Not in the Face
I’ve been knock-kneed certain that I was about to die on exactly two occasions.
The first time, I was on my back, in full football gear, ready for the Oklahoma Drill to start. The drill has many variants, but all of them involve hitting. Two players line up opposite one another, perhaps five yards apart – enough to start a charge but not enough for even the fastest players to really get up to speed. Our version of the drill had the coach holding a football at about stomach level in between the two players. At his whistle, we’d scramble from the ground as fast as possible and scramble to the center. The objective was to take the ball from the coach and score a touchdown. If you were too slow to get the ball, you had to tackle the other guy.
I was always too slow, so inevitably I ended up as the tackler. Our star nose tackle, Chris, was my opponent in this version of the drill. In one of our games, he’d gotten through the offensive line so quickly that he stole the hand-off from a surprised opposing quarterback. Chris was a good kid, but he was bigger and faster and ruthless on the field, and he was going to murder the shit out of me the moment we met in the middle.
I briefly wondered if this was what Mayan ballgame participants must have felt before a match that could have ended in their becoming human sacrifices.
The old saw is that football does not build character, it merely reveals it. Here is what football revealed about my character at the cusp of adolescence: I could not fucking stand getting hit in the head.
You can see how this would be an impediment to a successful football career.
From a remove – say, when I was discussing the Oklahoma Drill with teammates outside of practice – the whole thing seemed silly. Why the hell would anyone want to get hit in the head? Most types of pain are manageable and can be alleviated by simply avoiding that particular area of the body. I fractured a finger after catching it in an opponent’s facemask once, and it hurt, but it wasn’t a big deal.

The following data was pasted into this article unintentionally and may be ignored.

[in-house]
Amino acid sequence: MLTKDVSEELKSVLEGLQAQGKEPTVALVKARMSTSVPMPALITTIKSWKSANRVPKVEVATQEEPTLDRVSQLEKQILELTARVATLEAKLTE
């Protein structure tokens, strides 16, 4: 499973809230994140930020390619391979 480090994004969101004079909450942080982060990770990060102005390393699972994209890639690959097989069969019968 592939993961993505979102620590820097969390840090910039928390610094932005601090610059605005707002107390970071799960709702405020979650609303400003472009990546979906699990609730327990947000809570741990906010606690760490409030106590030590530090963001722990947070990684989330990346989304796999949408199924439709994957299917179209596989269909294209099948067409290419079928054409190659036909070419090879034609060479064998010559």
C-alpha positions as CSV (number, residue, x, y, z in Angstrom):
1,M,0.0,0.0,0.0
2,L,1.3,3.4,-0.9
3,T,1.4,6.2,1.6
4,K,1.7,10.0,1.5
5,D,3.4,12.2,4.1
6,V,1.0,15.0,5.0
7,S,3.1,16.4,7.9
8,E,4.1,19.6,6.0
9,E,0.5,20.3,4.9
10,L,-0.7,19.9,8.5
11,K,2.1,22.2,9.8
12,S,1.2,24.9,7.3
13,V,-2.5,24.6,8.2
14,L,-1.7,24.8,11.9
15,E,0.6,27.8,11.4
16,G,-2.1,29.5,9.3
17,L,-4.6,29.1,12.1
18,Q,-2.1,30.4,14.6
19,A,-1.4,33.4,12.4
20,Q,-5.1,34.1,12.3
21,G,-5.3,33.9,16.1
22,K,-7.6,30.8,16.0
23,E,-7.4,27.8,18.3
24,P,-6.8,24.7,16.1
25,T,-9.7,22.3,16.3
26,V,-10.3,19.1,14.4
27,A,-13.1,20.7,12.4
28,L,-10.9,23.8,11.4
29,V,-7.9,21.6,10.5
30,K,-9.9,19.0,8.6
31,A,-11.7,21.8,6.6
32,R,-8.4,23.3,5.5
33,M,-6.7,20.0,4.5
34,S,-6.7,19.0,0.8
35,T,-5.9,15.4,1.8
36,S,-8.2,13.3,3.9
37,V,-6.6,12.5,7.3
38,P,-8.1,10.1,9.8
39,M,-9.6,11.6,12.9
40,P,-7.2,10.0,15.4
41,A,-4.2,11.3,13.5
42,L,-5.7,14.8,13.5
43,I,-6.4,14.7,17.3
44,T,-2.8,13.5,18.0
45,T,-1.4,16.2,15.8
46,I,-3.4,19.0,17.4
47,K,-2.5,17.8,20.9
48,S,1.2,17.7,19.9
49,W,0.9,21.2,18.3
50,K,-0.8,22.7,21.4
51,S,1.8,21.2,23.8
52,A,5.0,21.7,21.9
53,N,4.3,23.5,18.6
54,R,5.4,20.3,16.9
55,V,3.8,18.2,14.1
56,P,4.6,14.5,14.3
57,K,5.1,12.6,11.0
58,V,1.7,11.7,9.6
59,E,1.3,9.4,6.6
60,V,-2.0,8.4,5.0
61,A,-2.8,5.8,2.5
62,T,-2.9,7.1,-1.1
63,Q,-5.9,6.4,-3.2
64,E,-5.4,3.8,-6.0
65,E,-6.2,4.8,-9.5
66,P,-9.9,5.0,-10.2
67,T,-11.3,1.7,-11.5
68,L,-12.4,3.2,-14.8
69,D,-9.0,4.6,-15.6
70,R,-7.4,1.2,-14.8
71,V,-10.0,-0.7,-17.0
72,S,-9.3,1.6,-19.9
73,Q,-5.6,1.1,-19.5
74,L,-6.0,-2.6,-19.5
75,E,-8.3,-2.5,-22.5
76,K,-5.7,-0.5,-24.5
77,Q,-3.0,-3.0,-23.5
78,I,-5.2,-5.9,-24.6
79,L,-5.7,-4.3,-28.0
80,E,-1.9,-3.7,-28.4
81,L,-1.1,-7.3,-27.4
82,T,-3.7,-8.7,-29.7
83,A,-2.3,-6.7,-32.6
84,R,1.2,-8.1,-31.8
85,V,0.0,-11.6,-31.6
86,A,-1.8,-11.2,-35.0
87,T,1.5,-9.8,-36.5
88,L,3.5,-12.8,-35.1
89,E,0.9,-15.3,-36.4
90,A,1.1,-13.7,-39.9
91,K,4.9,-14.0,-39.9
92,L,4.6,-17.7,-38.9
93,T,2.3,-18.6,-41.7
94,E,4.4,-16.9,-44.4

There’s no place to go from the pain of a headache, especially the ones I’d get on occasion after a particularly brutal practice (which was all of them.) I’d gulp down some Advil, get in the shower, turn off the lights and sway back and forth until the hot water ran out. I never did get a concussion, but they weren’t unknown on my team. Our star running back had two, possibly three in one season.
I don’t want to seem like I’m blaming my coaches. They couldn’t have known. One of them used to, as a motivational technique, headbutt us when we made a good play. We had helmets. He did not.
Lying on that field, though, already breathing hard and staring at a purpling sky, any thought of examining the philosophy of violence dissipated with the knowledge that I was about to be a corpse. I briefly wondered if this was what Mayan ballgame participants must have felt before a match that could have ended in their becoming human sacrifices. I was a weird kid.
I was crying in the outfield the second time I knew I was going to die.
It was my final year of Little League, right about the time you figure out whether or not you’re good enough to get on one of the travel teams and maybe have a shot at playing in high school. I was not good enough. The reliever for the other team was definitely good enough.
I was crying in the outfield the second time I knew I was going to die.
Little Leaguers come in three varieties. I was in the largest subset, the kids who aren’t anything special but aren’t embarrassingly awful either, a kind of baseball lumpenproletariat destined to become singles hitters in slow-pitch softball leagues. The second-largest subset are the tweakers. We had a kid on one of my teams who decided the most efficient way to field a fly ball hit over his head was to drop to the ground and roll after it, a decision which I will go to my grave trying and failing to parse.